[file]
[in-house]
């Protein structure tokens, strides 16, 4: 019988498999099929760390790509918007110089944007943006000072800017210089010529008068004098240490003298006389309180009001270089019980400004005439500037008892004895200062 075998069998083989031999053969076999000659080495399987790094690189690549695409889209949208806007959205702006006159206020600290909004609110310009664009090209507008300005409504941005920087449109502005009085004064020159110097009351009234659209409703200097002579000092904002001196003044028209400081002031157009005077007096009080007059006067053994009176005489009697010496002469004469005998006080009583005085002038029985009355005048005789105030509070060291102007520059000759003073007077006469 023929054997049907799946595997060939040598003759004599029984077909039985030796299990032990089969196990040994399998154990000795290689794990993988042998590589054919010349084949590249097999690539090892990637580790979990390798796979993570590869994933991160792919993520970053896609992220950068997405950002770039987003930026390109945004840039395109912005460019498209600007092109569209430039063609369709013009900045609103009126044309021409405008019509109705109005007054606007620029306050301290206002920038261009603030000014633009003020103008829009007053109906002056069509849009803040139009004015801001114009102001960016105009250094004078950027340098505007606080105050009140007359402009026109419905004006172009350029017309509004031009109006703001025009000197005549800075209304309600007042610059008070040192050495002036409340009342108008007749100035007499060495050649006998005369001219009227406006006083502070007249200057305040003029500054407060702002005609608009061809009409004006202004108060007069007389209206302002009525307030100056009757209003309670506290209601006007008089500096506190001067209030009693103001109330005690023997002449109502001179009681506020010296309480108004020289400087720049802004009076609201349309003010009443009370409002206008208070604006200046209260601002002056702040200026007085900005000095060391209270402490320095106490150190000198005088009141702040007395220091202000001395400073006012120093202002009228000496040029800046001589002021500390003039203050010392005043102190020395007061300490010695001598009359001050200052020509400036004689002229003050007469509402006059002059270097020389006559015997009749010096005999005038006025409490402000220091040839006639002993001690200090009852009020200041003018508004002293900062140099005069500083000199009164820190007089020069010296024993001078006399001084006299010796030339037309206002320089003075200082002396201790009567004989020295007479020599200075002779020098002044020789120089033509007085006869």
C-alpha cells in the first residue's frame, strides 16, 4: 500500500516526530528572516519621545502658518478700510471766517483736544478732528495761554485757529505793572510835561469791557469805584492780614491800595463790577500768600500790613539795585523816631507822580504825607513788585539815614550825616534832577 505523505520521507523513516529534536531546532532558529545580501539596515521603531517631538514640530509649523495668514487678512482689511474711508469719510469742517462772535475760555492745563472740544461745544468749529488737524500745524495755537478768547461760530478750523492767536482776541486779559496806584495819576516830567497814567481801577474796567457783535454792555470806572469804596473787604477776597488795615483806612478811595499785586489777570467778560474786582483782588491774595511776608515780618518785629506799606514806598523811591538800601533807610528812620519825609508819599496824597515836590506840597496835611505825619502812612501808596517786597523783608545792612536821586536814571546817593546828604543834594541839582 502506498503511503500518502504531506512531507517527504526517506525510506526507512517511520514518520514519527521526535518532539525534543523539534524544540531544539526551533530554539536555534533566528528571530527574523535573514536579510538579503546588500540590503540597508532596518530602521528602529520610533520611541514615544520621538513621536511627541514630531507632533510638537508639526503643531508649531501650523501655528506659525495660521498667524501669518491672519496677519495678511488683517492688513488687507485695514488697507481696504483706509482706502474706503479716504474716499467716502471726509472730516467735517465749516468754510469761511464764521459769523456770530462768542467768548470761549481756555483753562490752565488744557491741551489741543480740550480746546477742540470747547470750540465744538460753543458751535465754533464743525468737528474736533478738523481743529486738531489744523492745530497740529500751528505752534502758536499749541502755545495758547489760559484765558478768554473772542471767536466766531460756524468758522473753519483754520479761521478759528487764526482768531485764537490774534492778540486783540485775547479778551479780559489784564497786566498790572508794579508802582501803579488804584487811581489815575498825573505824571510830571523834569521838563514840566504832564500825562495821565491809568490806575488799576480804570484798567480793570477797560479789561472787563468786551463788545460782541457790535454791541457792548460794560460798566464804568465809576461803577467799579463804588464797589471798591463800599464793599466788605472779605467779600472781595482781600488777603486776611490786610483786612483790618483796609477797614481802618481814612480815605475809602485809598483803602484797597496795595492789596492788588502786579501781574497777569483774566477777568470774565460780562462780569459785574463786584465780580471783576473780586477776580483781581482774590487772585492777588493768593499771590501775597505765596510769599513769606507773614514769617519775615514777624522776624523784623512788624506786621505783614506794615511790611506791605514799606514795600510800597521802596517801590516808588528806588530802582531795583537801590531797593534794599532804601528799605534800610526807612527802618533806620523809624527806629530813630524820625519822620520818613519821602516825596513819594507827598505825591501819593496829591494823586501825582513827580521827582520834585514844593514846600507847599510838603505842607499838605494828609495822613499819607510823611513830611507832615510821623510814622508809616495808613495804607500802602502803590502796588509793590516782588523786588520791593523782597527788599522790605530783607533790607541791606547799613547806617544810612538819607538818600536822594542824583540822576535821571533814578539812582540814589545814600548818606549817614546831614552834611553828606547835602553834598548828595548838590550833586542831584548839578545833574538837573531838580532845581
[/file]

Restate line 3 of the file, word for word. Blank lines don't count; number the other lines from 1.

C-alpha cells in the first residue's frame, strides 16, 4: 500500500516526530528572516519621545502658518478700510471766517483736544478732528495761554485757529505793572510835561469791557469805584492780614491800595463790577500768600500790613539795585523816631507822580504825607513788585539815614550825616534832577 505523505520521507523513516529534536531546532532558529545580501539596515521603531517631538514640530509649523495668514487678512482689511474711508469719510469742517462772535475760555492745563472740544461745544468749529488737524500745524495755537478768547461760530478750523492767536482776541486779559496806584495819576516830567497814567481801577474796567457783535454792555470806572469804596473787604477776597488795615483806612478811595499785586489777570467778560474786582483782588491774595511776608515780618518785629506799606514806598523811591538800601533807610528812620519825609508819599496824597515836590506840597496835611505825619502812612501808596517786597523783608545792612536821586536814571546817593546828604543834594541839582 502506498503511503500518502504531506512531507517527504526517506525510506526507512517511520514518520514519527521526535518532539525534543523539534524544540531544539526551533530554539536555534533566528528571530527574523535573514536579510538579503546588500540590503540597508532596518530602521528602529520610533520611541514615544520621538513621536511627541514630531507632533510638537508639526503643531508649531501650523501655528506659525495660521498667524501669518491672519496677519495678511488683517492688513488687507485695514488697507481696504483706509482706502474706503479716504474716499467716502471726509472730516467735517465749516468754510469761511464764521459769523456770530462768542467768548470761549481756555483753562490752565488744557491741551489741543480740550480746546477742540470747547470750540465744538460753543458751535465754533464743525468737528474736533478738523481743529486738531489744523492745530497740529500751528505752534502758536499749541502755545495758547489760559484765558478768554473772542471767536466766531460756524468758522473753519483754520479761521478759528487764526482768531485764537490774534492778540486783540485775547479778551479780559489784564497786566498790572508794579508802582501803579488804584487811581489815575498825573505824571510830571523834569521838563514840566504832564500825562495821565491809568490806575488799576480804570484798567480793570477797560479789561472787563468786551463788545460782541457790535454791541457792548460794560460798566464804568465809576461803577467799579463804588464797589471798591463800599464793599466788605472779605467779600472781595482781600488777603486776611490786610483786612483790618483796609477797614481802618481814612480815605475809602485809598483803602484797597496795595492789596492788588502786579501781574497777569483774566477777568470774565460780562462780569459785574463786584465780580471783576473780586477776580483781581482774590487772585492777588493768593499771590501775597505765596510769599513769606507773614514769617519775615514777624522776624523784623512788624506786621505783614506794615511790611506791605514799606514795600510800597521802596517801590516808588528806588530802582531795583537801590531797593534794599532804601528799605534800610526807612527802618533806620523809624527806629530813630524820625519822620520818613519821602516825596513819594507827598505825591501819593496829591494823586501825582513827580521827582520834585514844593514846600507847599510838603505842607499838605494828609495822613499819607510823611513830611507832615510821623510814622508809616495808613495804607500802602502803590502796588509793590516782588523786588520791593523782597527788599522790605530783607533790607541791606547799613547806617544810612538819607538818600536822594542824583540822576535821571533814578539812582540814589545814600548818606549817614546831614552834611553828606547835602553834598548828595548838590550833586542831584548839578545833574538837573531838580532845581